The latest report in our ‘Risk & Resilience’ series shines a light on environmental risk – environmental liability, climate change, energy transition, pandemic and food security. This is the most rapidly evolving category of risk, yet one that appears to be a blindspot for businesses, with only 12% ranking this area of risk a top concern.
The recent COP26 summit set some very clear priorities for governments, businesses and individuals, and the insurance industry can play a key role in helping deliver those priorities and in helping businesses to better manage the new, emerging environmental risk landscape.
ESG concerns dominate
The rising pressure on companies to provide guidance about their environmental, social and governance (ESG) credentials is both an opportunity and a risk. On the one hand, it clarifies what is expected of companies. On the other, it poses the risk that businesses, in their haste to comply with new regulations, exaggerate their green credentials or release inaccurate, misleading or misstated information, which could in turn result in shareholder or derivative suits. Activists and regulators alike are intensifying scrutiny on how companies disclose exposure to fossil fuels and their ESG reporting.
Companies need to ask themselves searching questions about how their business is dealing with a range of environmental concerns. The insurance industry also needs to ask questions about how companies are monitoring and managing risk in these areas, and this will become part of every D&O renewal meeting discussion.
Already, there have been claims where a business has suggested that a product or production process is greener than it really is. The more public opinion pushes for greener, more environmentally-friendly products, the more companies want to be seen to be ESG-friendly – and the more likely they are to overestimate their capabilities.
How should the insurance industry respond?
Underwriting models are being challenged. New hazards will emerge as the transition to a greener economy takes place, requiring new products and new underwriting solutions. The challenges in shifting to clean fuels, such as hydrogen, are significant. Losses on offshore wind and on large solar plants have been substantial for example – green assets are just as exposed to catastrophe risk as traditional energy assets, possibly even more so.
Traditional modelling, particularly around natural catastrophe exposures and, more broadly, past loss experience, have not been predictive of the future and that will need to be corrected. This will require coupling a deep knowledge of the risk landscape with technology advancements to map a better future. Much work still remains to be done to create a common framework for evaluating the strength of businesses’ green credentials.
Green shoots of progress
However, progress is underway through moves like the Sustainable Markets Initiative and ClimateWise initiatives. It is also hoped that policies announced at COP26 will have a marked impact, including particularly the creation of the new International Sustainability Standards Board, which is introducing new prototype global standards on climate-related disclosures and general sustainability disclosure requirements.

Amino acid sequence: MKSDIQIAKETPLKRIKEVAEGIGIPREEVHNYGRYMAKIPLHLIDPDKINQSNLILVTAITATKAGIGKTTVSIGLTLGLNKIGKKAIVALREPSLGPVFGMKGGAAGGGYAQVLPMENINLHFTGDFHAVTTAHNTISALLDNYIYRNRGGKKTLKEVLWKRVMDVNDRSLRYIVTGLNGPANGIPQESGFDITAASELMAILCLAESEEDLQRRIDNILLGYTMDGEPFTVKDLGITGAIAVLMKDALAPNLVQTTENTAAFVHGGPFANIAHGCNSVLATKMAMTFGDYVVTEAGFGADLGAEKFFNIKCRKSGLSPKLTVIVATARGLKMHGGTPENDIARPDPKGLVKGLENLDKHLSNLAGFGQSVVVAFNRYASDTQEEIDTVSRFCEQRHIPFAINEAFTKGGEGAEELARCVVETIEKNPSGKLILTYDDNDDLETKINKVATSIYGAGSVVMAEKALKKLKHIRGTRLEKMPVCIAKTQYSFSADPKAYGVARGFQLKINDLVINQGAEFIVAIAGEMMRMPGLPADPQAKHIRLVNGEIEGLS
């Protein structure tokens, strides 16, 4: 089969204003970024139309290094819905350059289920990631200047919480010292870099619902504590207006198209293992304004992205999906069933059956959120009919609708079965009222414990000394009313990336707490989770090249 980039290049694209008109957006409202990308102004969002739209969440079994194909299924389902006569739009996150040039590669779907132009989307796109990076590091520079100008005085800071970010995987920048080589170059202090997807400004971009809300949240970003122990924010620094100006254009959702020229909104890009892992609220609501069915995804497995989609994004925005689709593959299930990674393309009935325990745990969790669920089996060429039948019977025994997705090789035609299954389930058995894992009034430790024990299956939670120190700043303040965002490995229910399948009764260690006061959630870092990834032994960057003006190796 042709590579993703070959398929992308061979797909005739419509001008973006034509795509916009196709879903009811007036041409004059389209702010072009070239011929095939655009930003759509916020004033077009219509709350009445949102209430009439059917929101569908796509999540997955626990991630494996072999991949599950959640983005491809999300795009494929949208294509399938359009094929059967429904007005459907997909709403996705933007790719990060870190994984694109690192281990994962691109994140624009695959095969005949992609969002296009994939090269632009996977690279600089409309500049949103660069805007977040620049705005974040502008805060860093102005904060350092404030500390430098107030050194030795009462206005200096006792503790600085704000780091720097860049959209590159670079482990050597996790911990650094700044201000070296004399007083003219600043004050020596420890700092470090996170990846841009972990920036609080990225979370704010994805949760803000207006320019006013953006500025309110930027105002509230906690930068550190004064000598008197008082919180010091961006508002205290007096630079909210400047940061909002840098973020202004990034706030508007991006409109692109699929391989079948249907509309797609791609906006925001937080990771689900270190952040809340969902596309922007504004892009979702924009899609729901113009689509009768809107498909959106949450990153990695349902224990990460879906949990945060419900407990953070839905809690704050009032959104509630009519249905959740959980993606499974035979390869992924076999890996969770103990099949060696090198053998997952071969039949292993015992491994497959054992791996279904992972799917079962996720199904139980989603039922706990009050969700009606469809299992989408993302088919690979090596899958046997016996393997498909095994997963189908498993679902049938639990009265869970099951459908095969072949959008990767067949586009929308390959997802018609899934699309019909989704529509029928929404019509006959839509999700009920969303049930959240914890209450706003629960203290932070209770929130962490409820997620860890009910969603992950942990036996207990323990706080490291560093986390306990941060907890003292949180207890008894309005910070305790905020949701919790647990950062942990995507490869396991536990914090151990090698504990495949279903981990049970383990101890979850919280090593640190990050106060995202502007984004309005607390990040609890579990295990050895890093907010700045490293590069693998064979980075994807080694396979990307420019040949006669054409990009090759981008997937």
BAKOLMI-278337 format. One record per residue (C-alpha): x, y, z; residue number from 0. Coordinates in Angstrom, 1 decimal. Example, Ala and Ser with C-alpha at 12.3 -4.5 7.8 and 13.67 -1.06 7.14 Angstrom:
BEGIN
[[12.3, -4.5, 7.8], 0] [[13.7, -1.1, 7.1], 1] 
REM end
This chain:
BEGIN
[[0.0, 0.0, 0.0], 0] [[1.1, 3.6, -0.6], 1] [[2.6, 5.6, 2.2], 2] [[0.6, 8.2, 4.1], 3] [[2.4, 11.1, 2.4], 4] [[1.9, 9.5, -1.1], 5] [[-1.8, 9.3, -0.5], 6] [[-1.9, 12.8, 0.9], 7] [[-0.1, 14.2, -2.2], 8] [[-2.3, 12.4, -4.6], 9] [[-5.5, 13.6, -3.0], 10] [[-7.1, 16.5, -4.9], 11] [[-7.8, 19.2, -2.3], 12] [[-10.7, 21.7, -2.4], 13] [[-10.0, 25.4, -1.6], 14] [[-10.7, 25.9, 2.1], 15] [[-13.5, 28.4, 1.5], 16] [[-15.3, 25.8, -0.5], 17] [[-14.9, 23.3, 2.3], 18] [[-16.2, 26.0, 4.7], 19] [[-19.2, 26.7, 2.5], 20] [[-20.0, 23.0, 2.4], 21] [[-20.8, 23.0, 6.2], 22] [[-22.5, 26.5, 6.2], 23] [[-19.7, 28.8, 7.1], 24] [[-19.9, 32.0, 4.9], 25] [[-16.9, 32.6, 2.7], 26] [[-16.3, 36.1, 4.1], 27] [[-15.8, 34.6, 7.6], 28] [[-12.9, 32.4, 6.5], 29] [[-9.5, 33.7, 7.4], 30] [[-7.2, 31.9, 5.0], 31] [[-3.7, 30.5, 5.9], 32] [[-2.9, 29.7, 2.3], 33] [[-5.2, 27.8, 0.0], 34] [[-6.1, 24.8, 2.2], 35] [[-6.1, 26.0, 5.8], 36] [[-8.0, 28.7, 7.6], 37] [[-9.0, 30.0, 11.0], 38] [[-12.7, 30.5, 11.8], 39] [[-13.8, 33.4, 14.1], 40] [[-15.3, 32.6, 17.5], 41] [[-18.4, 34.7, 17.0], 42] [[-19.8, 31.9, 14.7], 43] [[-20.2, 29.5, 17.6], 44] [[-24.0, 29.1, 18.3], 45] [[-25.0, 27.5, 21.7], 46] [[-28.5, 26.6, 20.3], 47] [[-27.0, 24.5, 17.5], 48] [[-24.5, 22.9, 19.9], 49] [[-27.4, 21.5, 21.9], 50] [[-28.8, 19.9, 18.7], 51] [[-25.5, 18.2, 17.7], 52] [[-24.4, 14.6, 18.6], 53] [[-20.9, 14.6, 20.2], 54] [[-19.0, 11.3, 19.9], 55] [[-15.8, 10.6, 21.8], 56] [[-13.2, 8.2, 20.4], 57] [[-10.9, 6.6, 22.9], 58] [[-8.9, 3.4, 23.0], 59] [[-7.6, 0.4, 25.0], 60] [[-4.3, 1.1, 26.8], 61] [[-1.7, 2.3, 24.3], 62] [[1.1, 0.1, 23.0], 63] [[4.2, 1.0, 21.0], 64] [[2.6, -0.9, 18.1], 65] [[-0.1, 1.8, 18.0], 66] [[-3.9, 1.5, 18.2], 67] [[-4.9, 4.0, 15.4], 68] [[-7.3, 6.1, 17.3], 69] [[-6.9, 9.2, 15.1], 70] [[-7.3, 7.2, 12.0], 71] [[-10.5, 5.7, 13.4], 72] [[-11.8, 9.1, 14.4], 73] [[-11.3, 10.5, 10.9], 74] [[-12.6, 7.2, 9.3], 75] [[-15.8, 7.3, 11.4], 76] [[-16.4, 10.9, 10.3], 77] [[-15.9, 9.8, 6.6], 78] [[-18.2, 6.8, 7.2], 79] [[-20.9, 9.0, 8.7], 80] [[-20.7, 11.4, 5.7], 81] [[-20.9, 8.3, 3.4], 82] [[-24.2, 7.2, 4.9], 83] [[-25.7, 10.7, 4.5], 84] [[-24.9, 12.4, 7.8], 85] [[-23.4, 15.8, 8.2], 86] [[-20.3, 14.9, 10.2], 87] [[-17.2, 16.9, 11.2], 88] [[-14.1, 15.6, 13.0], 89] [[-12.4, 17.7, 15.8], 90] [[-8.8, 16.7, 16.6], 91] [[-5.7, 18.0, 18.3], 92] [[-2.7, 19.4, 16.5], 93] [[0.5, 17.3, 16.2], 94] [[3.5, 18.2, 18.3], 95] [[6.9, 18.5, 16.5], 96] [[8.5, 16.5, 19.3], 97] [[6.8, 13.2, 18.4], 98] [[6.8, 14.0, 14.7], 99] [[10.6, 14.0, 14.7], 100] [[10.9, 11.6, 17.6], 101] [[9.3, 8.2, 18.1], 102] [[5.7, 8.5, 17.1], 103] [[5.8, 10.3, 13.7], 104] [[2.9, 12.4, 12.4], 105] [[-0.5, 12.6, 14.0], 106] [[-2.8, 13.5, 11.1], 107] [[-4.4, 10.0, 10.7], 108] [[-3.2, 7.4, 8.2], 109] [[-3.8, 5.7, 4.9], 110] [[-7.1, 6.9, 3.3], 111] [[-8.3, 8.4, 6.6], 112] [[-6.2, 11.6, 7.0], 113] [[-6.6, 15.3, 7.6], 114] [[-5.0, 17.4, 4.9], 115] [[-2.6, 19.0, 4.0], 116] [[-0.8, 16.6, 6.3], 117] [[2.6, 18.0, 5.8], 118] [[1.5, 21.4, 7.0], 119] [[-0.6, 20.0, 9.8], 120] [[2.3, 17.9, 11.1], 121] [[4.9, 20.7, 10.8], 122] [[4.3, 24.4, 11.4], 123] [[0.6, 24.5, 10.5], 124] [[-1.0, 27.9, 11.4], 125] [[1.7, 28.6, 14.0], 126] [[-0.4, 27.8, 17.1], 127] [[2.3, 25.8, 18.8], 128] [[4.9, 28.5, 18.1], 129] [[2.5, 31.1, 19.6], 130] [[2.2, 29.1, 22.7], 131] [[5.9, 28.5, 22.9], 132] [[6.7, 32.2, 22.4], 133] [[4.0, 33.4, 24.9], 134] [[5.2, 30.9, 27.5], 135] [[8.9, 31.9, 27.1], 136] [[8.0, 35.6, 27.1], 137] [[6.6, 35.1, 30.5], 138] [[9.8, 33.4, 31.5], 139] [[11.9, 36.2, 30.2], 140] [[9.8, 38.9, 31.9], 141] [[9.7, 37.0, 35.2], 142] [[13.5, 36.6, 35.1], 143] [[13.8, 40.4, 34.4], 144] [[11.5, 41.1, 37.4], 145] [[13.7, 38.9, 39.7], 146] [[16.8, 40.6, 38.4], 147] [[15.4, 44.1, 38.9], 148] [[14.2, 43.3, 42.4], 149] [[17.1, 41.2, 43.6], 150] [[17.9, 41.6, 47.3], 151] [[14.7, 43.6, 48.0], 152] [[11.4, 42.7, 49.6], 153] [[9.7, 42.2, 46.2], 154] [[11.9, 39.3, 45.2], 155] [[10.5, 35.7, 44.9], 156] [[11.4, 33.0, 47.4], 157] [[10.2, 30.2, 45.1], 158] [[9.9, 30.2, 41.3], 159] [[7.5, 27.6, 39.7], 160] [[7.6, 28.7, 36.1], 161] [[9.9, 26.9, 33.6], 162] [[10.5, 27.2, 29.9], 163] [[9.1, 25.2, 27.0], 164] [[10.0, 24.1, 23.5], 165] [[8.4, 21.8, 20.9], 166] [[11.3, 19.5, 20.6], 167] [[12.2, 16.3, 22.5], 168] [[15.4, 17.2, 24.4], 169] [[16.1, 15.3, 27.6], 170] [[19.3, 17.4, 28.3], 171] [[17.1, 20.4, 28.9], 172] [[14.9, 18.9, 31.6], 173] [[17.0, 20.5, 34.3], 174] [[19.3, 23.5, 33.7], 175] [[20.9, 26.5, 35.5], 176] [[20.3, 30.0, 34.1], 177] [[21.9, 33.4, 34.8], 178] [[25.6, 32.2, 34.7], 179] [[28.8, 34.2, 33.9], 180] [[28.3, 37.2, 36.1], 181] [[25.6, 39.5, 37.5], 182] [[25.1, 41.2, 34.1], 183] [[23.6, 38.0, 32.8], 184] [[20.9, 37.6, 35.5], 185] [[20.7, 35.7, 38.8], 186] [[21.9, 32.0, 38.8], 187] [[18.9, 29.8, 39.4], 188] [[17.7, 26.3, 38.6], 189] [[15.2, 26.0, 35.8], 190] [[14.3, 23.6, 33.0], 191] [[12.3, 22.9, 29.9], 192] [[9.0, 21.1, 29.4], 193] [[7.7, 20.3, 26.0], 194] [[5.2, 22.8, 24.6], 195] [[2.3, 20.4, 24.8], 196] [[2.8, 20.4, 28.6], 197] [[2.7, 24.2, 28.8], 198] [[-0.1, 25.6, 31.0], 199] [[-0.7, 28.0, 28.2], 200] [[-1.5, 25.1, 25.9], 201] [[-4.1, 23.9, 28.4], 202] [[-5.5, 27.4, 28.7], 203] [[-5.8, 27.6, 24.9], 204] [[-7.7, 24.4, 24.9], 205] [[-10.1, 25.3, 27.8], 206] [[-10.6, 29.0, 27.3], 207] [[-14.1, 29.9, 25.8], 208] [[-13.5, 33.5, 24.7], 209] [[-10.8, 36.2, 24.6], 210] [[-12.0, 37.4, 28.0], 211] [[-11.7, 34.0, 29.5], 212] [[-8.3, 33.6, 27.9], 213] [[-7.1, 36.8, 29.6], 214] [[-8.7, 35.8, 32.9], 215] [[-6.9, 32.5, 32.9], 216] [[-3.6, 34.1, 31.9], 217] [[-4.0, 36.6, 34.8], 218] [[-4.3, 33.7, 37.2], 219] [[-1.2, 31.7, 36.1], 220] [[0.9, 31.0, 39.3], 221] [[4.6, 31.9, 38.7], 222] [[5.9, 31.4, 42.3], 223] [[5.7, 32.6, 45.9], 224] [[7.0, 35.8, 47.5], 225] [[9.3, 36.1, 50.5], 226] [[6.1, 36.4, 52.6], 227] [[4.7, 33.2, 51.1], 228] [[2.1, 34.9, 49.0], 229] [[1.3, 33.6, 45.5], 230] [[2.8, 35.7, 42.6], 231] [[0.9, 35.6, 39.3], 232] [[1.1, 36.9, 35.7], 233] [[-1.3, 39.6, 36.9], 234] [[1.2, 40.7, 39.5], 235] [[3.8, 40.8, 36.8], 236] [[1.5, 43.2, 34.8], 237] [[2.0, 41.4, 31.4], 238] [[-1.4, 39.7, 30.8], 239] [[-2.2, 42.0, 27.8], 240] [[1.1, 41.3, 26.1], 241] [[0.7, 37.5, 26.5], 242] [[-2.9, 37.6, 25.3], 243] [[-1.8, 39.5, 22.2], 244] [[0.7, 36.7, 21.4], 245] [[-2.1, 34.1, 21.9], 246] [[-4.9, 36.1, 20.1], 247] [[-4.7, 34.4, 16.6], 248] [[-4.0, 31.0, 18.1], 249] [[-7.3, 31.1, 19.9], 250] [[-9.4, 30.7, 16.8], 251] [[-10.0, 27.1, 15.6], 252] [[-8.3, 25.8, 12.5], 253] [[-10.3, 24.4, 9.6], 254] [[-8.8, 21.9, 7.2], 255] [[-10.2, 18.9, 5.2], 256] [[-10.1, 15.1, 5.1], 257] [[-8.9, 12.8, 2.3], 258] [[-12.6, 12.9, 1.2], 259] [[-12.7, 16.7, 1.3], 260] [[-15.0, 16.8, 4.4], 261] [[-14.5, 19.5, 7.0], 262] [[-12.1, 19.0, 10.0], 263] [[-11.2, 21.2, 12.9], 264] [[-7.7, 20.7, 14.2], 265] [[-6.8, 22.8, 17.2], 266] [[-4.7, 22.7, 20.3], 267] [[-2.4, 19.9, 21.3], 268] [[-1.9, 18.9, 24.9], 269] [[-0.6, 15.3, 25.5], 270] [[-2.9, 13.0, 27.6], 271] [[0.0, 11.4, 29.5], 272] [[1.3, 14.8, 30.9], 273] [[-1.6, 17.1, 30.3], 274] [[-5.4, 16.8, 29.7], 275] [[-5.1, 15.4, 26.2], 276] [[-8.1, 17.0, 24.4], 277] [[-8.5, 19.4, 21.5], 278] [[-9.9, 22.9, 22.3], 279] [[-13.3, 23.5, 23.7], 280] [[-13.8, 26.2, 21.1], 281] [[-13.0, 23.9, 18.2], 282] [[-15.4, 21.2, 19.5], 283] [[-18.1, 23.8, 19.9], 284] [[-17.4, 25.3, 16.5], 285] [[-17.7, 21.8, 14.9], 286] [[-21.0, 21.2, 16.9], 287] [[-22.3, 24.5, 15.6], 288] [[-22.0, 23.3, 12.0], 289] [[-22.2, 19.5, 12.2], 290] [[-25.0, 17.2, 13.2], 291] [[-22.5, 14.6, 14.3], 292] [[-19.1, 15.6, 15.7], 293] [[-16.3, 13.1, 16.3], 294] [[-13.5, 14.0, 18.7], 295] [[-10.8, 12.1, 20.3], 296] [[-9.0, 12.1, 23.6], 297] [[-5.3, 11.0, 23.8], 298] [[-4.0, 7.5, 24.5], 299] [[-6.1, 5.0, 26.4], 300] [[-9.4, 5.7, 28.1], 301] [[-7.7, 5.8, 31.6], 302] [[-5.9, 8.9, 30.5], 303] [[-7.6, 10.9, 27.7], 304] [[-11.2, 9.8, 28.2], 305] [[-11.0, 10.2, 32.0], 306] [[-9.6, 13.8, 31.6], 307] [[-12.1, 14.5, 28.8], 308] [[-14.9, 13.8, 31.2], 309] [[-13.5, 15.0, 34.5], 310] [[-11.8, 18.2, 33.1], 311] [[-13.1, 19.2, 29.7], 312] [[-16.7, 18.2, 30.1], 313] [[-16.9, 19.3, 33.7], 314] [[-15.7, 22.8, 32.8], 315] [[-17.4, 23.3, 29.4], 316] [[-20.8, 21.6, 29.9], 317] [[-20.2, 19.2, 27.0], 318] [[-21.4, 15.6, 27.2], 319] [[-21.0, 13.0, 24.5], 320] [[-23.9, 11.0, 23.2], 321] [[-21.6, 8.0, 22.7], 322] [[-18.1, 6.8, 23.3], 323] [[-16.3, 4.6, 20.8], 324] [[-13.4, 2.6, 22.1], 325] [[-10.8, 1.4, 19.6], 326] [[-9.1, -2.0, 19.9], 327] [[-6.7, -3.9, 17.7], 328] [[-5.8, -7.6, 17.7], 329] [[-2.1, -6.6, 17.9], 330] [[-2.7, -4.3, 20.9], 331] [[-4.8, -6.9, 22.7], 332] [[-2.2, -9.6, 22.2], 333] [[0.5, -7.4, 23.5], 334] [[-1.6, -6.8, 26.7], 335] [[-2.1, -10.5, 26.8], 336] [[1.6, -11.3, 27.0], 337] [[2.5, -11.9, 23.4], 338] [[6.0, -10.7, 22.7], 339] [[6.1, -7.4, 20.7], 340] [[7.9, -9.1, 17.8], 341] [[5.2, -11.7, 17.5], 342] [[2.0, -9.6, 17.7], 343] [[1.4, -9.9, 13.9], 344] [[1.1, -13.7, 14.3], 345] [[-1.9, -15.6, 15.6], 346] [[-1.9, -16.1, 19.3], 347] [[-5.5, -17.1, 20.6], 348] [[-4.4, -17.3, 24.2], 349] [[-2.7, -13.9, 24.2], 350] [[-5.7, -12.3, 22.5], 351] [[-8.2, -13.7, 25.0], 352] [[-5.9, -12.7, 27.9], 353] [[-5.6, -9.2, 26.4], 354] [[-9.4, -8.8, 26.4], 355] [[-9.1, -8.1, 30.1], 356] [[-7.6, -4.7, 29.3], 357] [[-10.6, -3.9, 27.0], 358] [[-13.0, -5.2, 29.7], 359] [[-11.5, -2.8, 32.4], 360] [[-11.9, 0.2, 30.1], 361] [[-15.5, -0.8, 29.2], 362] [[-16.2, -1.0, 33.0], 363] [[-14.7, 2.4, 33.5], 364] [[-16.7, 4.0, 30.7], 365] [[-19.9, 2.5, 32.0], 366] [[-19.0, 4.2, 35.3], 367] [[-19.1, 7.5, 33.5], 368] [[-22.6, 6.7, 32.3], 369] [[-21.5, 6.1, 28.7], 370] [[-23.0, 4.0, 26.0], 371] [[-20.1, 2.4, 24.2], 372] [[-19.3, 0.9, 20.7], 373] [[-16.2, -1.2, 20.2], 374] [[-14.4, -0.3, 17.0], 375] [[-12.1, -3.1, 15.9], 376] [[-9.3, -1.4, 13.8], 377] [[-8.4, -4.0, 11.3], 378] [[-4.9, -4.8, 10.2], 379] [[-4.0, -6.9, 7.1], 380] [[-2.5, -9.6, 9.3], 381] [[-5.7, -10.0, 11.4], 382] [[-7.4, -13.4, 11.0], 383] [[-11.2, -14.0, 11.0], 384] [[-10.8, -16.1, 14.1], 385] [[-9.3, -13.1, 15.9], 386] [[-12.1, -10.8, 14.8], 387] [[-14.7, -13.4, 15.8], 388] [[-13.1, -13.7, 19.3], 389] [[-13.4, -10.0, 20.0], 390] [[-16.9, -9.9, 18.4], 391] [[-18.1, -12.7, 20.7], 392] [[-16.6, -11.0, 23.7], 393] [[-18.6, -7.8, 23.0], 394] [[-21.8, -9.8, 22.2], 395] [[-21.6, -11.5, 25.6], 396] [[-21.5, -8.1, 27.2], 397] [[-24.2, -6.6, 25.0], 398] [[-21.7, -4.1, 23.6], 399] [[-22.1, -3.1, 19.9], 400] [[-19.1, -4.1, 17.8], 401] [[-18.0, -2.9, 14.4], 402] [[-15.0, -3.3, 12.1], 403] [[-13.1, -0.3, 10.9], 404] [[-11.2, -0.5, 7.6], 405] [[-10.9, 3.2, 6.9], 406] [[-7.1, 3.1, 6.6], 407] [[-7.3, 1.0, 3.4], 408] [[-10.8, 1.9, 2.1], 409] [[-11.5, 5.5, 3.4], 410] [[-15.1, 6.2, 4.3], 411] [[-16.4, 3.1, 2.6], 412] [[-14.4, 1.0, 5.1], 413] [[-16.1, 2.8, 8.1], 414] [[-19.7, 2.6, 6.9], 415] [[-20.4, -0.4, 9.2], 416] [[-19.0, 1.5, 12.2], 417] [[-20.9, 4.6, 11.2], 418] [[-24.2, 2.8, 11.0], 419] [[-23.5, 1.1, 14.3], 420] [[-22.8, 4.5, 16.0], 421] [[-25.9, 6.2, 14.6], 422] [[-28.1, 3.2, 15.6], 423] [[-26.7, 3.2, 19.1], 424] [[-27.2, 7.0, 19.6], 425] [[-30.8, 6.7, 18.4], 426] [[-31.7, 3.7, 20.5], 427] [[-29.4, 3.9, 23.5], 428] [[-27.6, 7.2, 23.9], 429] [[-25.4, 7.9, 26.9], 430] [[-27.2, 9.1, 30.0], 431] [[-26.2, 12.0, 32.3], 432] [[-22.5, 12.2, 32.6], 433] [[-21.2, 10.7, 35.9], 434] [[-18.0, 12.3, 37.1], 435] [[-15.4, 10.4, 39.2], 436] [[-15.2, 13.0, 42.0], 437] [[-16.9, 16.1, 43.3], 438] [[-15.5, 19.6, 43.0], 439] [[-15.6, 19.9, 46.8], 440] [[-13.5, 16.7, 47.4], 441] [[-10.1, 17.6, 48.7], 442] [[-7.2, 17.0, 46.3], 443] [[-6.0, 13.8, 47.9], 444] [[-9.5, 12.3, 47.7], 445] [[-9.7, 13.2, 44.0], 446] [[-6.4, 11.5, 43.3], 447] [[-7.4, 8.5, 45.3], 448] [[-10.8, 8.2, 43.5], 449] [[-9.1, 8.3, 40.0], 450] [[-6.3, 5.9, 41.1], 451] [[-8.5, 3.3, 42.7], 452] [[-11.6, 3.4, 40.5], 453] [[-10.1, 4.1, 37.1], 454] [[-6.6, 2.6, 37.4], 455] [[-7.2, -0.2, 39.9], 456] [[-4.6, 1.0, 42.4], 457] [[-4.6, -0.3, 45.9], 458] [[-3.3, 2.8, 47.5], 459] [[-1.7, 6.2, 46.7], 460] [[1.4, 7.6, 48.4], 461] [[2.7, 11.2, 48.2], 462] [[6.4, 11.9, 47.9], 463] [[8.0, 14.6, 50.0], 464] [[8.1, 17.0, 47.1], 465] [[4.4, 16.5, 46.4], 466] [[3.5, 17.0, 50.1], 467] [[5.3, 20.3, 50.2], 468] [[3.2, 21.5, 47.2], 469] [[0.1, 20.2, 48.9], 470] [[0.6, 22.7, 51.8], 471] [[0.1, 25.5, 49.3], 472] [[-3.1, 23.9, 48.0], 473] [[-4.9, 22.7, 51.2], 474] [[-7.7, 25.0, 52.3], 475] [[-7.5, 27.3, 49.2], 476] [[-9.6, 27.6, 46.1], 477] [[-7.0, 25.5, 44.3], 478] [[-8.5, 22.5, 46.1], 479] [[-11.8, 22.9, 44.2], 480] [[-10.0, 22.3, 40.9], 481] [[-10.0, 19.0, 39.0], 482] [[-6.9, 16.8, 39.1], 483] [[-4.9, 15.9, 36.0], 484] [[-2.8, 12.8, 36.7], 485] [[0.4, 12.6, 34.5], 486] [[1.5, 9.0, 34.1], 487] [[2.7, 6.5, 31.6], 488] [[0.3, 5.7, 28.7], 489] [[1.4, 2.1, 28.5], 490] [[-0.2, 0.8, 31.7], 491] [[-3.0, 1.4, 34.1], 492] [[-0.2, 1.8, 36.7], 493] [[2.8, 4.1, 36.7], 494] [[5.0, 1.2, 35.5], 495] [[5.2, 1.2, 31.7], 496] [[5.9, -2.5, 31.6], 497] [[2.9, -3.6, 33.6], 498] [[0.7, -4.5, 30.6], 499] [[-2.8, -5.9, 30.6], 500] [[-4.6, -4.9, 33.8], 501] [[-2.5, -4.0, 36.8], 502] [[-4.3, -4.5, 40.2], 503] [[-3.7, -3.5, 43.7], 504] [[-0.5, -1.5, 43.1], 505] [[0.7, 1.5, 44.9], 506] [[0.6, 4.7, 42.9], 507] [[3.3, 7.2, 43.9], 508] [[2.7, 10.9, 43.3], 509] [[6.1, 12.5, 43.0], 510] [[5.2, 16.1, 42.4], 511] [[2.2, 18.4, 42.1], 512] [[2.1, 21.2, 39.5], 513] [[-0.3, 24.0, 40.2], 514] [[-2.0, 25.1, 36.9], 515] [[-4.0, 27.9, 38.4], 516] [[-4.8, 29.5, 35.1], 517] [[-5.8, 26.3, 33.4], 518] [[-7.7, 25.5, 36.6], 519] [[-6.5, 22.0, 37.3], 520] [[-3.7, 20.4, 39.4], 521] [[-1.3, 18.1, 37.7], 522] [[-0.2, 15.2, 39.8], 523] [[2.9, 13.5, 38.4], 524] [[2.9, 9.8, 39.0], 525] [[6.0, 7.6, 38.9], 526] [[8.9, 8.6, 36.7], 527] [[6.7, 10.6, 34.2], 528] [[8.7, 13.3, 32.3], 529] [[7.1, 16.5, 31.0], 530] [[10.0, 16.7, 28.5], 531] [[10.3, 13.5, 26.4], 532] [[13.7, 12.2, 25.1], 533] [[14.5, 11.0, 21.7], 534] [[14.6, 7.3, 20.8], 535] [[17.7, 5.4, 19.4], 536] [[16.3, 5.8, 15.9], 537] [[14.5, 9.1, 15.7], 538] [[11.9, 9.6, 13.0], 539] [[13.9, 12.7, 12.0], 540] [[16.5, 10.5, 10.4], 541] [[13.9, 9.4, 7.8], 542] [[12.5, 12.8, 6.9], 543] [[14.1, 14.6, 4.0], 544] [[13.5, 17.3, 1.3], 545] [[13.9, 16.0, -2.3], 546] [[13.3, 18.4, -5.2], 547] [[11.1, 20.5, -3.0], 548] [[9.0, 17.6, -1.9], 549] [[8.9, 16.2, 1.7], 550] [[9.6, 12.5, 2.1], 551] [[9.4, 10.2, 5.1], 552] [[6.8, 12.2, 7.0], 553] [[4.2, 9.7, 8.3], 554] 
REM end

Initiatives like these are sparking a huge amount of collaboration across the insurance industry to create common methodologies and appraisal mechanisms. The issue as always, however, will be the quality and availability of the data needed to support informed decisions and how the industry implements new approaches, so as not to destabilise communities dependent on particular energy sources for employment and power.
Aligning business and social agendas
Driving better alignment between business and social agendas is a complex challenge that requires long-term solutions and dedication. A key factor in that success will be working together to forge stronger, deeper relationships and clear prioritisation to invest in a strategic roadmap, creating a more sustainable planet for all.
Delivering on these objectives will require more breakthrough innovation in this space, greater collaboration around standard-setting and regulation, and a heightened sense of urgency to deliver real solutions. The link between ESG credentials and loss ratios is beginning to be established and access to more high-quality data is improving. Progressive solutions to problems as complex and wide-ranging as these that speed up energy transition, and which respond to the realities of climate change, will not be developed overnight nor in response to unrealistic demands, but through market alignment, collaboration and further sharing of data.
We recognise there are huge challenges for the insurance industry as we support our clients through their transition to a low-carbon economy, and how we factor this into our underwriting decisions. We are also keen to be able to identify which businesses are performing well from an ESG perspective and to have open discussions with them, and to encourage and support as many companies as possible to improve their ESG performance as the world transitions to a net-zero future.
Partner content from Beazley